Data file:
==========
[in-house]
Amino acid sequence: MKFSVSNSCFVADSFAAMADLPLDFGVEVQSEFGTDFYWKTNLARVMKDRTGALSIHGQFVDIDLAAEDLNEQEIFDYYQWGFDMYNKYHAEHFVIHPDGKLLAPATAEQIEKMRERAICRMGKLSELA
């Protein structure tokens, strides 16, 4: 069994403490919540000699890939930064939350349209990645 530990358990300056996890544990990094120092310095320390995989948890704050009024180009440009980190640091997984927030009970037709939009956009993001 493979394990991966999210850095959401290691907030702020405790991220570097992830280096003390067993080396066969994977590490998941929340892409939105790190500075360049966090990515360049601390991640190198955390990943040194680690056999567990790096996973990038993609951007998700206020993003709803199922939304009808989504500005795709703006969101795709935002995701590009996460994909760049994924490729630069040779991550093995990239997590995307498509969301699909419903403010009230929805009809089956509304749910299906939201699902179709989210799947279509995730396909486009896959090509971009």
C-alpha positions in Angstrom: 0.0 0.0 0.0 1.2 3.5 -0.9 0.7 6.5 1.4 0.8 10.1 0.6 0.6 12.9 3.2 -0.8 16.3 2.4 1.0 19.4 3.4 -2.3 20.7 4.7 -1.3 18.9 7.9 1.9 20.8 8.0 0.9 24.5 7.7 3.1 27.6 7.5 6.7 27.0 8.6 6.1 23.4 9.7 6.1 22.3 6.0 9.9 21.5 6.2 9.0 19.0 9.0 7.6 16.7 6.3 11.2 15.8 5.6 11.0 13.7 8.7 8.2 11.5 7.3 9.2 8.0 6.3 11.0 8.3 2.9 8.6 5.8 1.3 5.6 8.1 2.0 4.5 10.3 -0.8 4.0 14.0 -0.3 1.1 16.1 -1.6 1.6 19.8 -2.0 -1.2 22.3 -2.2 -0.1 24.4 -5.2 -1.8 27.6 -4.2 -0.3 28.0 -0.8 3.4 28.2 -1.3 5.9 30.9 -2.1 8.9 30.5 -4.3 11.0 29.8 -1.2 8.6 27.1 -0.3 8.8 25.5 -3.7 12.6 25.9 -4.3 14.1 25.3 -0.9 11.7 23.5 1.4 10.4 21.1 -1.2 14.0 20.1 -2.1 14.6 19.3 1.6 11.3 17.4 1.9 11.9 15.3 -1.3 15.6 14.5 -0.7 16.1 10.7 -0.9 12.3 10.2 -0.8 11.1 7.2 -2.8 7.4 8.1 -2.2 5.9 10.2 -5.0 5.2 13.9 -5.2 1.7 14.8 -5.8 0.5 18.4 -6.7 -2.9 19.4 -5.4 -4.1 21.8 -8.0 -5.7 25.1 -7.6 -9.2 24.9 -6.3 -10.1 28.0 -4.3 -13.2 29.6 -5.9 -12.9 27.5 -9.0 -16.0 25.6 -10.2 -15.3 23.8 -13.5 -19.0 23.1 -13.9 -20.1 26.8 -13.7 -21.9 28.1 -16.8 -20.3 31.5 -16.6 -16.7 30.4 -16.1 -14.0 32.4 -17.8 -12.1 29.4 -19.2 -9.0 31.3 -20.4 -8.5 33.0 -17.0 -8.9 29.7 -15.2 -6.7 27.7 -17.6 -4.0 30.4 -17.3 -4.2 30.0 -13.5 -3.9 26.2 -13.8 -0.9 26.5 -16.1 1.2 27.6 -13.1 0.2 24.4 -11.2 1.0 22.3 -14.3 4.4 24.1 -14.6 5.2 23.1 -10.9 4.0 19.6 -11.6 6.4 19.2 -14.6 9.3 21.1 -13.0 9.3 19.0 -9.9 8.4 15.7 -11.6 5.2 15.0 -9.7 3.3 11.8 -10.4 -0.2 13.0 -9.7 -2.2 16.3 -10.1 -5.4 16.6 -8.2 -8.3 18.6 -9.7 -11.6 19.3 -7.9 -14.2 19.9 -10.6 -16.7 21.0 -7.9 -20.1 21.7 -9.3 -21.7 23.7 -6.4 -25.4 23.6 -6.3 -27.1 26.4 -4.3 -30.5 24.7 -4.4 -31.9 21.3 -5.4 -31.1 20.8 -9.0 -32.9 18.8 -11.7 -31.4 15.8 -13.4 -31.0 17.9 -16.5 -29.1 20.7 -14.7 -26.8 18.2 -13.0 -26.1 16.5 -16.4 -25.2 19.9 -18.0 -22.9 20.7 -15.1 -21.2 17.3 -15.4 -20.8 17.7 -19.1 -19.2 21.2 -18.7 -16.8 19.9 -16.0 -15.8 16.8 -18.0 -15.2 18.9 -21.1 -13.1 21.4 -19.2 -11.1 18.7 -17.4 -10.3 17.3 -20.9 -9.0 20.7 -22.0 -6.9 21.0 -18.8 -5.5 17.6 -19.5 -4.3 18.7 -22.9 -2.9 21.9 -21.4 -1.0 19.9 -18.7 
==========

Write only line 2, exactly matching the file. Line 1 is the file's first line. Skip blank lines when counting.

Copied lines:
Amino acid sequence: MKFSVSNSCFVADSFAAMADLPLDFGVEVQSEFGTDFYWKTNLARVMKDRTGALSIHGQFVDIDLAAEDLNEQEIFDYYQWGFDMYNKYHAEHFVIHPDGKLLAPATAEQIEKMRERAICRMGKLSELA